A new survey in the U.S. has revealed that huge numbers of Americans reject the theory of evolution and don’t believe that human activity is in any way responsible for climate change. Although 79 percent of Americans say that scientists are invaluable, a significant number of people do not use science to inform their views on important topics such as climate change.
The report by the Pew Research Center in Washington D.C., sought to compare the opinions of the U.S. public with those held by scientists at the American Association for the Advancement of Science.
While a reported 97 percent of the scientists agreed climate change is caused by humans, just 50 percent of U.S. adults believe that humans may be responsible for global warming. Indeed, most participants said there wasn’t enough good evidence for global warming, and that climate changes were due to natural climate variability.
Perhaps most controversial is the finding that 31 percent of Americans believe humans have existed in their present form since the beginning of time, with a further 24 percent believing humans have evolved with help from God. In contrast, only 2 percent of the scientists said humans had not evolved in their time on Earth. Only 35 percent of the surveyed public believed that evolution had progressed via natural processes as described by Charles Darwin.
Scientists and the public also disagreed strongly about the safety of GM foods. Fifty-seven percent of the public believed that GM foods were unsafe to eat, in contrast to the scientists, of whom 88 percent had no qualms about eating GM food.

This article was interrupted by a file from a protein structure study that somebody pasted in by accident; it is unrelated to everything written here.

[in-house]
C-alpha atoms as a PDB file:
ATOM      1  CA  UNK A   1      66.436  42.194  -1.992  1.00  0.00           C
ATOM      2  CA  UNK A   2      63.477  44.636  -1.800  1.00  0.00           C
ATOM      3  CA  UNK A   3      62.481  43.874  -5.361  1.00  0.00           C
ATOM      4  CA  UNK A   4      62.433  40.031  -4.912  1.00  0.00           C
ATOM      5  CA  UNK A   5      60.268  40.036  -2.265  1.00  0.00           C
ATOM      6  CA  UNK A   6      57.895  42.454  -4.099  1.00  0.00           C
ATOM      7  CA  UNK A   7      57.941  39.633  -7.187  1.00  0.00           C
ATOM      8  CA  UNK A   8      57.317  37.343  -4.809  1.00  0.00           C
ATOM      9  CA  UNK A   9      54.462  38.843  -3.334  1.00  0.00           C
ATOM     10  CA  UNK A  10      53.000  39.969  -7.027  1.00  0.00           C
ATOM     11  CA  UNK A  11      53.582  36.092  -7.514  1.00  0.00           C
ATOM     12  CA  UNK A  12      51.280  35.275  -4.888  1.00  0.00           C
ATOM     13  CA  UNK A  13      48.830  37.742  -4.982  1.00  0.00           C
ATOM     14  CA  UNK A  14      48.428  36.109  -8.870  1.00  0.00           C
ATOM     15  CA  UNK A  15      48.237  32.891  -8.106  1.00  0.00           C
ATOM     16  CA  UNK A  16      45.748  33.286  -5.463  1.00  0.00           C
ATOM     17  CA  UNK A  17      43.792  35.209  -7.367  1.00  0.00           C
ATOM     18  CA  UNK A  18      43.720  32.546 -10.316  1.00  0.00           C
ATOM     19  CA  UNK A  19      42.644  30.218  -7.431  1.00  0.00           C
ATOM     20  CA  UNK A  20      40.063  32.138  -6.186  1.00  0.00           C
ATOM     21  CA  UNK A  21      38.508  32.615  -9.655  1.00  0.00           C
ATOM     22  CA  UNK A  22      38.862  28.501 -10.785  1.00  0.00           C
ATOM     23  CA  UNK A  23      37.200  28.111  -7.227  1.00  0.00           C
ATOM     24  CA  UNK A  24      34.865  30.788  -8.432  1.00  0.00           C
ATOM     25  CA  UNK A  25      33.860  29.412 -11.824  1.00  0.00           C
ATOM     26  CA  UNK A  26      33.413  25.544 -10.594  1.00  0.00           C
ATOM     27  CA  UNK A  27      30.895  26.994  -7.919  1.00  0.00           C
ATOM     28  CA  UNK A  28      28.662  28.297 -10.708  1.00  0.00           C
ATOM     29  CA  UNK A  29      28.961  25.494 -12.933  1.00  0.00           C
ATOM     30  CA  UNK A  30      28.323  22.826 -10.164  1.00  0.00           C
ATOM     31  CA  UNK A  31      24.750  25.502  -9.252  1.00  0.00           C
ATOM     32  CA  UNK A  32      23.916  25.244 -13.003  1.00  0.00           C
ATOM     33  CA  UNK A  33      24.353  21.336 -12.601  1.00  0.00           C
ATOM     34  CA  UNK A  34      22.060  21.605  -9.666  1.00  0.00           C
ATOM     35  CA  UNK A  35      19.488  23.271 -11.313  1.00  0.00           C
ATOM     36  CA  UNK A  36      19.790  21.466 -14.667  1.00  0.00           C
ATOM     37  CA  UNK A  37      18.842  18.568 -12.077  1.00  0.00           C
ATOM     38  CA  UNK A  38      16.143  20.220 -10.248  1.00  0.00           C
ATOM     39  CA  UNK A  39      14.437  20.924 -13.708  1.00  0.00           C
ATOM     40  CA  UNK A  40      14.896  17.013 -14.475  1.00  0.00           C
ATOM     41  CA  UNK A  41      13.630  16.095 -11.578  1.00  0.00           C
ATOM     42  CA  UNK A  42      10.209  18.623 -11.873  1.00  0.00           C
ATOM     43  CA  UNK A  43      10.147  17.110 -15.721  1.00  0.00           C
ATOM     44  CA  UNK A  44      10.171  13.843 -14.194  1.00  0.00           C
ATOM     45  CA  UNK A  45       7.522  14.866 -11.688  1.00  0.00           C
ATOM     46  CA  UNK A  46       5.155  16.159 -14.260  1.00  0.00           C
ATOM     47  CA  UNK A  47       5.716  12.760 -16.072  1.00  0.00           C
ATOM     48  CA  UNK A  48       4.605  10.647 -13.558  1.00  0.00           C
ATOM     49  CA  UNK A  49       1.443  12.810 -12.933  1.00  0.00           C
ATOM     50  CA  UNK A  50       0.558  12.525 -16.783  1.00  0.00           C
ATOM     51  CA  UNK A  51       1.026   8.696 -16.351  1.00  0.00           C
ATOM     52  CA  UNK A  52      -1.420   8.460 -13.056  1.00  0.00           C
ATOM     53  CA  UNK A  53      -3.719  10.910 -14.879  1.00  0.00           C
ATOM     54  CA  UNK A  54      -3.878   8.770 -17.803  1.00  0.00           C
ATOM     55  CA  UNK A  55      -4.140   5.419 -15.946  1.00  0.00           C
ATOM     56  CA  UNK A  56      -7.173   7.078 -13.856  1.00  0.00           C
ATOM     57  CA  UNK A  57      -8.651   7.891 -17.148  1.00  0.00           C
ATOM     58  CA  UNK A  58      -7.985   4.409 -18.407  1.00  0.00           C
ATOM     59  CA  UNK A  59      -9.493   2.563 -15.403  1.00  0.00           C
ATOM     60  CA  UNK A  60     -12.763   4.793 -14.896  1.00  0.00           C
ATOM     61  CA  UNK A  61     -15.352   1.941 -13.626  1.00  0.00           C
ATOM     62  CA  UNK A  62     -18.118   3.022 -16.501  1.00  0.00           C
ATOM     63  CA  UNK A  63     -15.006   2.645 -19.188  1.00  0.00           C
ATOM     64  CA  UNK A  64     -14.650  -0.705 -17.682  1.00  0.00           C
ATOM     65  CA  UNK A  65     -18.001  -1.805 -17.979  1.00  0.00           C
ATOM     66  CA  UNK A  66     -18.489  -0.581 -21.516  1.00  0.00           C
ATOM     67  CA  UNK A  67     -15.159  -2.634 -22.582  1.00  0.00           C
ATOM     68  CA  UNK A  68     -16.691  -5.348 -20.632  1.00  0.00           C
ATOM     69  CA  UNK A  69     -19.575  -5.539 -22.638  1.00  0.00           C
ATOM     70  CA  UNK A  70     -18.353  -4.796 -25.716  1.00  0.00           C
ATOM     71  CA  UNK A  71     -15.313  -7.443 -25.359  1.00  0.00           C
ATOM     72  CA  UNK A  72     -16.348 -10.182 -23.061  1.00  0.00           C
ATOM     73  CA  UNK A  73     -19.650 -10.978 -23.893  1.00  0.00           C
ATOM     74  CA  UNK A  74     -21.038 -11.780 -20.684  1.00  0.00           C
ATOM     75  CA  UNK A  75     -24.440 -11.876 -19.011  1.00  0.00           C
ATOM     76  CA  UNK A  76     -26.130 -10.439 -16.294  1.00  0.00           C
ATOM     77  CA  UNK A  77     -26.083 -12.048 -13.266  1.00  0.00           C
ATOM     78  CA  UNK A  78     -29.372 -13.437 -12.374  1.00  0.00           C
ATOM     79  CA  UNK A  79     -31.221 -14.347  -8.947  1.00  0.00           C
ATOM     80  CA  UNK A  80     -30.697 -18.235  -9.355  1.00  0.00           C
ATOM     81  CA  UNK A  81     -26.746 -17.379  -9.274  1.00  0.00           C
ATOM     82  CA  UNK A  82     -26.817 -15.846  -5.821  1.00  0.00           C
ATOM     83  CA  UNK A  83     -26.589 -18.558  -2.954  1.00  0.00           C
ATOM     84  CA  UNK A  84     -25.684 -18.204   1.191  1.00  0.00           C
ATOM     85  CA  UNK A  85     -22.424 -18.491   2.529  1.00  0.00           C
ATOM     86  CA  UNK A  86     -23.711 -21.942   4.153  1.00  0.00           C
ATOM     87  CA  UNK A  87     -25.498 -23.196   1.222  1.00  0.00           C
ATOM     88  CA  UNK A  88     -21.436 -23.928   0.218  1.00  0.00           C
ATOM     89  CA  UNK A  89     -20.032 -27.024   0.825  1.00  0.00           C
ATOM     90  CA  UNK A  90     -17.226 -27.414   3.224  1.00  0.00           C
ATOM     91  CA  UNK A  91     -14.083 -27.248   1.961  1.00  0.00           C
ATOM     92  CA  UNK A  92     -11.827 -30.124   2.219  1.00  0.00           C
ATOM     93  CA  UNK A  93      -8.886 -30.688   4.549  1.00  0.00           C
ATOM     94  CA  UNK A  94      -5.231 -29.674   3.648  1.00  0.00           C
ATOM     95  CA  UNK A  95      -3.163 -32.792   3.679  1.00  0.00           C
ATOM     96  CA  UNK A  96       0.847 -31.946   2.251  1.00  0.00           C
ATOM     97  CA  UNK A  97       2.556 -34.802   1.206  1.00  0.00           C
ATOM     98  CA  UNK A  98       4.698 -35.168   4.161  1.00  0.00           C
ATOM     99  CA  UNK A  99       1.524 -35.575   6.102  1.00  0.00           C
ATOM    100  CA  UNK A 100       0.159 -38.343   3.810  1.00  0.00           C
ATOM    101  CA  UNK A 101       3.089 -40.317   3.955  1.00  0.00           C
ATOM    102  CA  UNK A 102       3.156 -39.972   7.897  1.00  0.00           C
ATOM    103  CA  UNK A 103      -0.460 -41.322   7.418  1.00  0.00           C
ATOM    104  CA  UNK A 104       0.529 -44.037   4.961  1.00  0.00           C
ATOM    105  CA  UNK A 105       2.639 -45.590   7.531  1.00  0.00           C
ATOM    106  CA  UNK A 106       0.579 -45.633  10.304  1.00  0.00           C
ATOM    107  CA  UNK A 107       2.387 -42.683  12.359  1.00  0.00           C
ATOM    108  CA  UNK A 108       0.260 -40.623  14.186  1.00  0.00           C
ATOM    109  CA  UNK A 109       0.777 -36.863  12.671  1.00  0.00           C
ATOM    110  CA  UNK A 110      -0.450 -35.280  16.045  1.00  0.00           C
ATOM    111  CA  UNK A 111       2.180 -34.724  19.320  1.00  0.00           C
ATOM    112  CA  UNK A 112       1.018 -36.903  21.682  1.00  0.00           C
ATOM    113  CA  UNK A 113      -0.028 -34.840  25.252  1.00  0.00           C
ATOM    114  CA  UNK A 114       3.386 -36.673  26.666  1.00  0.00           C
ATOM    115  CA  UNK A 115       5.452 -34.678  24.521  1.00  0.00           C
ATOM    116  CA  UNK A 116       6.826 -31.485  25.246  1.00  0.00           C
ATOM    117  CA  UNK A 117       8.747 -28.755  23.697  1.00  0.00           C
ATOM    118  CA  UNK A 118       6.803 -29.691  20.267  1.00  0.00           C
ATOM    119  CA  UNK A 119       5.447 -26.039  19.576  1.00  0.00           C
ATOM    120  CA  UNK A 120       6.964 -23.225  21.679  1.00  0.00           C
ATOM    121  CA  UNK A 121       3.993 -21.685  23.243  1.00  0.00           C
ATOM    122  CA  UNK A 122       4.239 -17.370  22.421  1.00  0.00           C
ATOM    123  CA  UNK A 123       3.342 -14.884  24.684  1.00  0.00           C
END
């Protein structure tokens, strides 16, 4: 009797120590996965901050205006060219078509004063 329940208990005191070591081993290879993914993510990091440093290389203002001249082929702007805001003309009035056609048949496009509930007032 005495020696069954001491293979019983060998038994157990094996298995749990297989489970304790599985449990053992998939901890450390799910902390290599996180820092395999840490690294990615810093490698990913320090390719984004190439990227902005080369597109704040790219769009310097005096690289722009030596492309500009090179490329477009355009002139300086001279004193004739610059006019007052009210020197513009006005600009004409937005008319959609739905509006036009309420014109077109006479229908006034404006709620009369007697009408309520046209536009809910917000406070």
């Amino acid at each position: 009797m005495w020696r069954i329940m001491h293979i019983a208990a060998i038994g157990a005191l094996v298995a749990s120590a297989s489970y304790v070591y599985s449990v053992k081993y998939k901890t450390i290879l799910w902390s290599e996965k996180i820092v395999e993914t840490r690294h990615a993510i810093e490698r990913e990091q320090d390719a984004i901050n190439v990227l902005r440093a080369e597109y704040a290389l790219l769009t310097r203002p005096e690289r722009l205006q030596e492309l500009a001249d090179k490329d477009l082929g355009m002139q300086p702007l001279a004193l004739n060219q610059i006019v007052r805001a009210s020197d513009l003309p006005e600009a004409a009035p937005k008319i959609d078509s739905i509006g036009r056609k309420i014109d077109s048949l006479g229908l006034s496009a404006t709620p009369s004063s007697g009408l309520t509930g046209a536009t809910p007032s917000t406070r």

“There is a disconnect between the way in which the public perceives the state of science and science’s position on a variety of issues. And that’s a cause of concern.”
Unlike the issues of climate change, GM, and evolution, in some areas of the survey, scientists and the public were in agreement. Both slammed the standards of U.S. science education and the secondary school system. Among the general public, 68 percent considered U.S. science education average or below average, and 84 percent of scientists agreed.
Alan Leshner, the chief executive of the AAAS, believes that a poor science education and other influencing factors, such as religious beliefs, are responsible for the contrasting opinions.
“Sometimes it’s simply a lack of understanding, sometimes it’s an economic or a political issue, and sometimes it’s a conflict between, say, core religious belief, or core values, and what science is showing. It’s not about whether the public is dumb or not. It’s partly a function of the American educational system that does a terrible job… at educating young people in science, math and technology.”
In response to the survey, Leshner is asking scientists to strike up “respectful dialogues” with community groups and religious institutions, saying “the opinion gap must not be allowed to swell into an unbridgeable chasm.”
But what’s your view? Is evolution really deniable in spite of the evidence? And are we, as human beings, completely blameless for climate change?